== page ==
Naltrexone is a member of a class of drugs known as an opiate antagonists. It blocks the effects of opiate drugs such as as heroin and morphine and as such is often used as part of treatment programs for addiction to these drugs. For this purpose the dose is usually between 50 and 150mg daily.
When used in low doses (1.5 to 4.5mg daily) however it has entirely different effects and is being used "off-label" to treat people with autoimmune diseases including multiple sclerosis (MS) and Crohn's disease, as well as environmental illnesses including chronic fatigue syndrome (ME/CFS), fibromyalgia, irritable bowel syndrome (IBS) and autism. It may also be effective in mood disorders such as depression and bipolar disorder for reasons that will become apparent.
Low-dose Naltrexone (LDN) therapy was developed by Dr. Bernard Bihari, a neurophysician in New York, USA. Dr. Bihari is qualified in Internal Medicine, Psychiatry and Neurology. LDN has been used in the USA since 1985 but has only recently started to be used by doctors in the UK and mainland Europe.
LDN is thought to work by temporarily inhibiting the action of endorphins (the body's own opioids) which has the rebound effect of stimulating the body to produce larger amounts of endorphins. The diseases treated with LDN typically involve abnormally low levels of endorphins. Restoration of normal levels of endorphins by LDN should have the effect of reducing pain and increasing mood, energy and an individual's general sense of well-being.
However, these are not the only effects of LDN - perhaps more important are the effects increased endorphin levels have on the immune system. Increased endorphins have been shown by Dr. Bihari and others to stimulate the immune system, specifically producing an increase in the number of T lymphocytes. In particular, LDN appears to restore normal levels of T suppressor cells - these cells normally prevent the runaway immune reactions that lead to autoimmune and allergic diseases. Additionally, LDN is thought to restore a normal balance between the Th1 and Th2 branches of the immune system which would be expected to reduce the production of antibodies against the body's own tissues (autoimmune disease) and environmental antigens such as pollen and mold (allergies). An abnormal dominance of Th2 immune activity has frequently been noted in environmental illnesses and LDN would therefore be expected to be beneficial. Also of importance is evidence that LDN restores numbers of Natural Killer (NK) cells - an important part of Th1 immunity - which have consistently been shown to be low in chronic fatigue syndrome and other environmental illnesses.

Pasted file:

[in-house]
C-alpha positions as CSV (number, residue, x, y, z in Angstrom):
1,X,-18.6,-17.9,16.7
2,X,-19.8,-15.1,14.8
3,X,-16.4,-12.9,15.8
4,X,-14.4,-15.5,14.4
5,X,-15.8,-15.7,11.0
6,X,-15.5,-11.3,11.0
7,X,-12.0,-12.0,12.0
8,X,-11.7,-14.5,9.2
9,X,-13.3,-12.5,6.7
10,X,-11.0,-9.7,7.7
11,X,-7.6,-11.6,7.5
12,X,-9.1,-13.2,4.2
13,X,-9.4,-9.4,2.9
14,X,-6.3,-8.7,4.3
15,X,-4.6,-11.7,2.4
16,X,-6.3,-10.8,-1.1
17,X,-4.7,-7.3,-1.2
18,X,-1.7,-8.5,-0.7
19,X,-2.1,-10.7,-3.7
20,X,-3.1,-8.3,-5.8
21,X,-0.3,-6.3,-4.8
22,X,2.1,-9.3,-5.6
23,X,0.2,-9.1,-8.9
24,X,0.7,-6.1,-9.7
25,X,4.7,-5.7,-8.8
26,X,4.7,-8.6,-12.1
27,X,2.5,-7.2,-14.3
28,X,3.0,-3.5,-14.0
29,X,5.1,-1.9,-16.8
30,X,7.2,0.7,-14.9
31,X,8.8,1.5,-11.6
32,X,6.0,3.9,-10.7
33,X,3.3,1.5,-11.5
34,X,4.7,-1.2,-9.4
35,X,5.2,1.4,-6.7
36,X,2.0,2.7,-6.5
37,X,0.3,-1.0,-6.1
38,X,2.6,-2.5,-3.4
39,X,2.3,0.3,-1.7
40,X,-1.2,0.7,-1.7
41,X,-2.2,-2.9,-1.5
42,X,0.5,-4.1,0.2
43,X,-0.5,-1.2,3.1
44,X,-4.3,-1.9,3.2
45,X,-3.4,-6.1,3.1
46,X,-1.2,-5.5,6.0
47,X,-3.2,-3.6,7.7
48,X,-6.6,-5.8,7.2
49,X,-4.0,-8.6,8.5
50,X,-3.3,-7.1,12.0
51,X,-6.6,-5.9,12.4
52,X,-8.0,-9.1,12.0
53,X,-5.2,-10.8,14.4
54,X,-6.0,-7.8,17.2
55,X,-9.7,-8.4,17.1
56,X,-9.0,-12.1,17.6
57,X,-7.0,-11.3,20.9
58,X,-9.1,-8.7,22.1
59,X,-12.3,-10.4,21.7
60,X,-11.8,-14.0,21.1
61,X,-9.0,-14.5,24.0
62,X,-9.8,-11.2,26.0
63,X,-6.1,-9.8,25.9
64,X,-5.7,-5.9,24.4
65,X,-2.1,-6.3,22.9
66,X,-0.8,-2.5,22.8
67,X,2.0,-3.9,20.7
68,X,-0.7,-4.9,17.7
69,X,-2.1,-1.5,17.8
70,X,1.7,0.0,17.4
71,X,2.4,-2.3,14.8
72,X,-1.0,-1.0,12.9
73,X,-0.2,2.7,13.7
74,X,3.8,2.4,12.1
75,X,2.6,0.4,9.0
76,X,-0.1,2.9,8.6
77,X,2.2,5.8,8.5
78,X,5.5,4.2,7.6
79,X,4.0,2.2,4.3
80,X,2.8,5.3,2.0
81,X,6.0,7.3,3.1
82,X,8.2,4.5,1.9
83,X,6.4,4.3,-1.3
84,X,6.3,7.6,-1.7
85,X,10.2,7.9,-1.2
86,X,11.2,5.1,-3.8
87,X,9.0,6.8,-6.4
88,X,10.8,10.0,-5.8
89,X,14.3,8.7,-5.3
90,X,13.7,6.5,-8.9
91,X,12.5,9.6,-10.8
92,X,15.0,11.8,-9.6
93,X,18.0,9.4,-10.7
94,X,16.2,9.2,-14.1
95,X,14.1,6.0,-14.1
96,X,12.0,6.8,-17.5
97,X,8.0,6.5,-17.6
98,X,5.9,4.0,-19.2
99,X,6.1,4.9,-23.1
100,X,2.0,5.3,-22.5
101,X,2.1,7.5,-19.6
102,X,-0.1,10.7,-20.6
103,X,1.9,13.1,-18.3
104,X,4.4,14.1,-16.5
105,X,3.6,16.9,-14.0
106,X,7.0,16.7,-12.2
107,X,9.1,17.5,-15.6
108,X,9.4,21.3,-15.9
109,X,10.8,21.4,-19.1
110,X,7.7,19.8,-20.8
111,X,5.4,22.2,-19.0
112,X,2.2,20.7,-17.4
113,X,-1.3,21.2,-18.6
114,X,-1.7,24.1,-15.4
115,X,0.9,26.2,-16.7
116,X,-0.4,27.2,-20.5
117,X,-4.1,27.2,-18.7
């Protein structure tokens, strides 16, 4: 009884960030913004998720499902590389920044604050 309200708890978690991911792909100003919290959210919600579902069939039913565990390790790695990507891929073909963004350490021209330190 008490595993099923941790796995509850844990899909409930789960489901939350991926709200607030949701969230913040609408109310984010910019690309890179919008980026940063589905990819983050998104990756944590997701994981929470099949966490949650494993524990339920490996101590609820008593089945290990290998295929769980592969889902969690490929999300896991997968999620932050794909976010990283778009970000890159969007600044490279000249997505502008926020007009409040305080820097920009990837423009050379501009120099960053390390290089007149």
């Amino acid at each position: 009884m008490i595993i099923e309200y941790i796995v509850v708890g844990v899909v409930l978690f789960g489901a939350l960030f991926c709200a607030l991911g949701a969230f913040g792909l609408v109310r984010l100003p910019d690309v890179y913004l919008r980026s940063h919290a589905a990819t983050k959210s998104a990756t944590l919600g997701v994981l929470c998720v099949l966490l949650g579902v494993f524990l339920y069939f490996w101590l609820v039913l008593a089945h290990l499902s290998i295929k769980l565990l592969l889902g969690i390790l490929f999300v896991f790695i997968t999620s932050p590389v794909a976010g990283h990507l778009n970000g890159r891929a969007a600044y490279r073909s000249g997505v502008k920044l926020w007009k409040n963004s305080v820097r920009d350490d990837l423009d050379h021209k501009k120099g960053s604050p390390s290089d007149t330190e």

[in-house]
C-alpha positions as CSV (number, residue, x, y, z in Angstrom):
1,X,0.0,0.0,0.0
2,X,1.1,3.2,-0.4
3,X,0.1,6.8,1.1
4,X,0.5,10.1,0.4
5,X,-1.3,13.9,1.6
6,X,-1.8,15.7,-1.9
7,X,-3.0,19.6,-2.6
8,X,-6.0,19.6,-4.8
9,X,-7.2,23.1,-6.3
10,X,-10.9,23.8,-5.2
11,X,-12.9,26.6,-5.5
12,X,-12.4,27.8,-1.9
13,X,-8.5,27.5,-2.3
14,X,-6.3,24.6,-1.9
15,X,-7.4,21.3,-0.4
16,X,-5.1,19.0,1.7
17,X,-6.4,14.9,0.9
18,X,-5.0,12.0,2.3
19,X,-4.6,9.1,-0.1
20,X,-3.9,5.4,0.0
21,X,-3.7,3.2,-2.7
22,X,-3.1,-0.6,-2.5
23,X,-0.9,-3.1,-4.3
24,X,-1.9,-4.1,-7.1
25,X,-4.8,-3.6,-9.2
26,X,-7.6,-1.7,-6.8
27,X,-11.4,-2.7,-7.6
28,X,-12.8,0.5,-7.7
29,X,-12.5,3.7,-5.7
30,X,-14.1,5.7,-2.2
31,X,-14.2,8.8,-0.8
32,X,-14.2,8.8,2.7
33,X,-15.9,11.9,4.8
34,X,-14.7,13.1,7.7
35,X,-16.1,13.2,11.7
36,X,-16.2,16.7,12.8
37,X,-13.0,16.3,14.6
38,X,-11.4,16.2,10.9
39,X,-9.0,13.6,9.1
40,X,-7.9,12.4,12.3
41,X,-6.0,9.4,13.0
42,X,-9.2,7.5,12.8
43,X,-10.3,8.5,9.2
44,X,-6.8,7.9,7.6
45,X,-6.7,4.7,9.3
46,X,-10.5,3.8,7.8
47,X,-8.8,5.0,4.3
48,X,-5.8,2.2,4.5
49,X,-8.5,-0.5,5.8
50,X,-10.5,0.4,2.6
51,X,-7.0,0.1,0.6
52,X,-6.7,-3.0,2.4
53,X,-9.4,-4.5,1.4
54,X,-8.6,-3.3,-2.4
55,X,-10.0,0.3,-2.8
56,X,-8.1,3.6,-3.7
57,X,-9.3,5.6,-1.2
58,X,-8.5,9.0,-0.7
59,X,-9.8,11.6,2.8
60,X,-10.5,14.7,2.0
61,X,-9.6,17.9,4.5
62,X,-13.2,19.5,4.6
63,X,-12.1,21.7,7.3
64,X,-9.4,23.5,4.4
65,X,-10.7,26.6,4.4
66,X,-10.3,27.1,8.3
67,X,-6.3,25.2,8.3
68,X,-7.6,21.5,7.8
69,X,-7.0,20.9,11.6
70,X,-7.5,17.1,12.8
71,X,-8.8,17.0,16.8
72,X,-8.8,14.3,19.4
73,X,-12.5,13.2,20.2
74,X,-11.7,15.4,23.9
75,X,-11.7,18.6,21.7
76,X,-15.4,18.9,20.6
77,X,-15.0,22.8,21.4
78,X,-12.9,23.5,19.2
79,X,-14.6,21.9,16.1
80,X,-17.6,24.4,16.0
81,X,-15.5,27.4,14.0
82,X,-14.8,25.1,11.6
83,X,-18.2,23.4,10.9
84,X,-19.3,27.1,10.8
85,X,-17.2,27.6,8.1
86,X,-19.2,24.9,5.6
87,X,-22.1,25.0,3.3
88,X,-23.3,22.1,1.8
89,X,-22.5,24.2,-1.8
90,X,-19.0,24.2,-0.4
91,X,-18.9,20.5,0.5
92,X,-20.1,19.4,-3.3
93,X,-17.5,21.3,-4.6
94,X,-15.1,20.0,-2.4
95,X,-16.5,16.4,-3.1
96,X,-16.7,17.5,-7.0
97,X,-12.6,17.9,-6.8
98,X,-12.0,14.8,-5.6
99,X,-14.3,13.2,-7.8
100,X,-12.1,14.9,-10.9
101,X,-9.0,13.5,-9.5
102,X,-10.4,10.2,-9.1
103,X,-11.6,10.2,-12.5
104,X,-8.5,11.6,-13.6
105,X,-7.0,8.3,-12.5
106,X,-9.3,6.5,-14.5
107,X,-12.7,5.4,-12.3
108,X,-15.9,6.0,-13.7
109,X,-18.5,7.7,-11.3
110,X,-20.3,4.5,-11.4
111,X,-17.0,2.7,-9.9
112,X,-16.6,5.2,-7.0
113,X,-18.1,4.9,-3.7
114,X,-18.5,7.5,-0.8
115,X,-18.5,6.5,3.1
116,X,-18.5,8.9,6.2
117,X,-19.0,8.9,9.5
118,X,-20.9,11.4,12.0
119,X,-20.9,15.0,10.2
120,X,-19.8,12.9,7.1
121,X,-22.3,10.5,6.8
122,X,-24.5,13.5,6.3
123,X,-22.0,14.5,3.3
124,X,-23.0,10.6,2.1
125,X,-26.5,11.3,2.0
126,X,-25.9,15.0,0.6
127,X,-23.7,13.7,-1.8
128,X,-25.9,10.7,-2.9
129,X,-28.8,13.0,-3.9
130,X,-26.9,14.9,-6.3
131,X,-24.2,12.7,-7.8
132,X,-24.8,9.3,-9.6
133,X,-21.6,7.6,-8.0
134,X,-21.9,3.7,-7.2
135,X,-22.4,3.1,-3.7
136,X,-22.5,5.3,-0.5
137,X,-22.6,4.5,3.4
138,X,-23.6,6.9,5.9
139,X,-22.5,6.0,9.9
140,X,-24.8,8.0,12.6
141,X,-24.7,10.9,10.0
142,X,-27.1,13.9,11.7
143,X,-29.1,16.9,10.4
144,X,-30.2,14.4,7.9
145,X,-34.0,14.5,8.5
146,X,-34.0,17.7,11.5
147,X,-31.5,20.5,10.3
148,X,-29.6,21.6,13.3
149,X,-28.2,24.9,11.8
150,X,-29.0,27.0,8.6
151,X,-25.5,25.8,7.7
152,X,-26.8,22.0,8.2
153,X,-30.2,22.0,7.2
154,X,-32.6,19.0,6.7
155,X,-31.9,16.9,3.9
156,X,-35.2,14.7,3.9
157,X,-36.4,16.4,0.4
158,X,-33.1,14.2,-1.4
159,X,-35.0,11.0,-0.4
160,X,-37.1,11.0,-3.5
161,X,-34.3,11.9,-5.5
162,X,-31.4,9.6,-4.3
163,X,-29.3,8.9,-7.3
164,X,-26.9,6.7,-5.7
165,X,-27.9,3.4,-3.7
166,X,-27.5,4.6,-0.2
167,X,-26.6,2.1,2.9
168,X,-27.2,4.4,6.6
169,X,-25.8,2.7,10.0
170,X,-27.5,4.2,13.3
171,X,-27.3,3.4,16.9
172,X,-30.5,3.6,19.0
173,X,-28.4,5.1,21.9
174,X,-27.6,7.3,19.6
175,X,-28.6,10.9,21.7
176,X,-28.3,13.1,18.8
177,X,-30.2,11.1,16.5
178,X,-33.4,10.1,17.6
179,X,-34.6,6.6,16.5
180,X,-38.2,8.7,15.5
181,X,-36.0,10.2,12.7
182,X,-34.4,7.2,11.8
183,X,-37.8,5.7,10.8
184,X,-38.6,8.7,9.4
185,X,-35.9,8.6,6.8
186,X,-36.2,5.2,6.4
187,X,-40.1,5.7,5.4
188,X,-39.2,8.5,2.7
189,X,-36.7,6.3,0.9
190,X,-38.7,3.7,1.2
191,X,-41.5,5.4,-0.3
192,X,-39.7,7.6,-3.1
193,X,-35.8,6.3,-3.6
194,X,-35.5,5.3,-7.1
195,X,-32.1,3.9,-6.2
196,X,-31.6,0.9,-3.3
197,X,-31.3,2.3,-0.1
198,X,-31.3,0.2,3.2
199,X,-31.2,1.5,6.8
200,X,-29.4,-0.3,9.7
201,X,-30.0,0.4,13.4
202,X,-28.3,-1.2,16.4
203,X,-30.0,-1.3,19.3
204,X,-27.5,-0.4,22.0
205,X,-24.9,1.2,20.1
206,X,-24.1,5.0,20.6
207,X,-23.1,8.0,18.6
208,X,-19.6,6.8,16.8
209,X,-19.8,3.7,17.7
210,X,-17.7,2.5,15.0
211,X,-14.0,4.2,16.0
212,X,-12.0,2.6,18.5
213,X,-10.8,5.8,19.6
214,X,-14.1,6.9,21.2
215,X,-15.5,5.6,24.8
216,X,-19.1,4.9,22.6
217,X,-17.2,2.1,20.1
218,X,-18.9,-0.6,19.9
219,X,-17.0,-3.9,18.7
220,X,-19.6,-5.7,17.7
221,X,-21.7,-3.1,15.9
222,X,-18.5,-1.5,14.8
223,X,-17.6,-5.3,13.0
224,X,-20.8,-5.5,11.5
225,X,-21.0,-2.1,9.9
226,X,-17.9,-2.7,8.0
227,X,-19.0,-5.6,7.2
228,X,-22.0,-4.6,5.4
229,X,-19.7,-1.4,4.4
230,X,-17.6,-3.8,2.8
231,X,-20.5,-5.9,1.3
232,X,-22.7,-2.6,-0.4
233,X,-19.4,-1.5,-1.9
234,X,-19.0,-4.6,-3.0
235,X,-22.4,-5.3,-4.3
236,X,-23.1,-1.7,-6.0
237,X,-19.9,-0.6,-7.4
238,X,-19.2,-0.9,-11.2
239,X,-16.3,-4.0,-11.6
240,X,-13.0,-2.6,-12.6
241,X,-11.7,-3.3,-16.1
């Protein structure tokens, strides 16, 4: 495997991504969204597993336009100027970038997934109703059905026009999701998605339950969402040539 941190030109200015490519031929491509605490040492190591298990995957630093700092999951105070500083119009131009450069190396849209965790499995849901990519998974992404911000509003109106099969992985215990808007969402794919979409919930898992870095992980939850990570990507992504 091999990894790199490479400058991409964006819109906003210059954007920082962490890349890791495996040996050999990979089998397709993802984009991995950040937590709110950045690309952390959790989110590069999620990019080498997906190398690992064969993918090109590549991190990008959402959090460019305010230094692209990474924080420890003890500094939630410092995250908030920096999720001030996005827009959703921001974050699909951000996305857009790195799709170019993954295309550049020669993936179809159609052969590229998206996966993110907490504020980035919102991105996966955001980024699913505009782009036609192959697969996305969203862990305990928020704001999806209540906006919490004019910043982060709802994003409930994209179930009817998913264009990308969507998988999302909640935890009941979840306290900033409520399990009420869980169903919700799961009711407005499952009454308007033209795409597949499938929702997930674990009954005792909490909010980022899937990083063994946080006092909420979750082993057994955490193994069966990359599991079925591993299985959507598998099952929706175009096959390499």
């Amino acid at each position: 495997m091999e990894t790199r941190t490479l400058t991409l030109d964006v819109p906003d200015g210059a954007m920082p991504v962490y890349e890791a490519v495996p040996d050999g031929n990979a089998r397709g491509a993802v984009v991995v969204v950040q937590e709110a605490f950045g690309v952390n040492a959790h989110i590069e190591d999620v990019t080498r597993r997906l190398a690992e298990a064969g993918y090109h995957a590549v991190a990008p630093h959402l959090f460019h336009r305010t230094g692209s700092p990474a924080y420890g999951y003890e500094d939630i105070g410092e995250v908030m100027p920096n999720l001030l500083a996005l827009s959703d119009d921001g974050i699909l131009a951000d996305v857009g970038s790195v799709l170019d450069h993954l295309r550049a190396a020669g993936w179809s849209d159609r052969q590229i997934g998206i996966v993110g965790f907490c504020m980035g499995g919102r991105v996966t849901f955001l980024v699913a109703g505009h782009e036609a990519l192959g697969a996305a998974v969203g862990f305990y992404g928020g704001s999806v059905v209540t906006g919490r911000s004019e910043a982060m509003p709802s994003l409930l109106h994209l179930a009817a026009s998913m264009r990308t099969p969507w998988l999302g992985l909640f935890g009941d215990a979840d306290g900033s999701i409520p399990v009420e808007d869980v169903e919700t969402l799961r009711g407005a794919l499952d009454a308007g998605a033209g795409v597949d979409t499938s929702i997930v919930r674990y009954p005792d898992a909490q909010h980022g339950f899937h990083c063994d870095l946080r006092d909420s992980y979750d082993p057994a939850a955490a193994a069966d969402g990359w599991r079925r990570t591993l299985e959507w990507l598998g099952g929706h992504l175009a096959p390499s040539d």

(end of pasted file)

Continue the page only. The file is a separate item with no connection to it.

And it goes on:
In summary, the effects of LDN on the immune system in theory reduce abnormal reactions to the body's own tissues and allergens and increase the ability of the body to fight infectious agents including viruses, bacteria and yeasts/fungi (e.g. Candida).
The introductory dose of 1.5mg LDN is usually taken for the first 2 weeks of treatment, then increased by 0.5mg every 2 weeks until the individual finds the dose that suits them best (up to the maximum of 4.5mg). If there is an increase in symptoms when taking a higher dose it might indicate that this dose is too high. Lowering the dose should result in improvements becoming apparent.
LDN only stays in the system for 4 hours and most people take it before bed as the temporary blocking of the effects of endorphins can be uncomfortable whilst awake (e.g. increased pain, lowered mood). However, some people find taking LDN at night causes disturbed sleep so taking the dose in the morning is preferable for them.
Groups promoting LDN, whilst noting a patient's symptoms more initially become more severe and sleep disturbances and constipation may occur, suggest these effects or usually last only a couple of weeks and then improvements will be seen in most cases. They do caution that clinical trials have not been performed on LDN however so the possibility of long-term side-effects cannot be ruled out.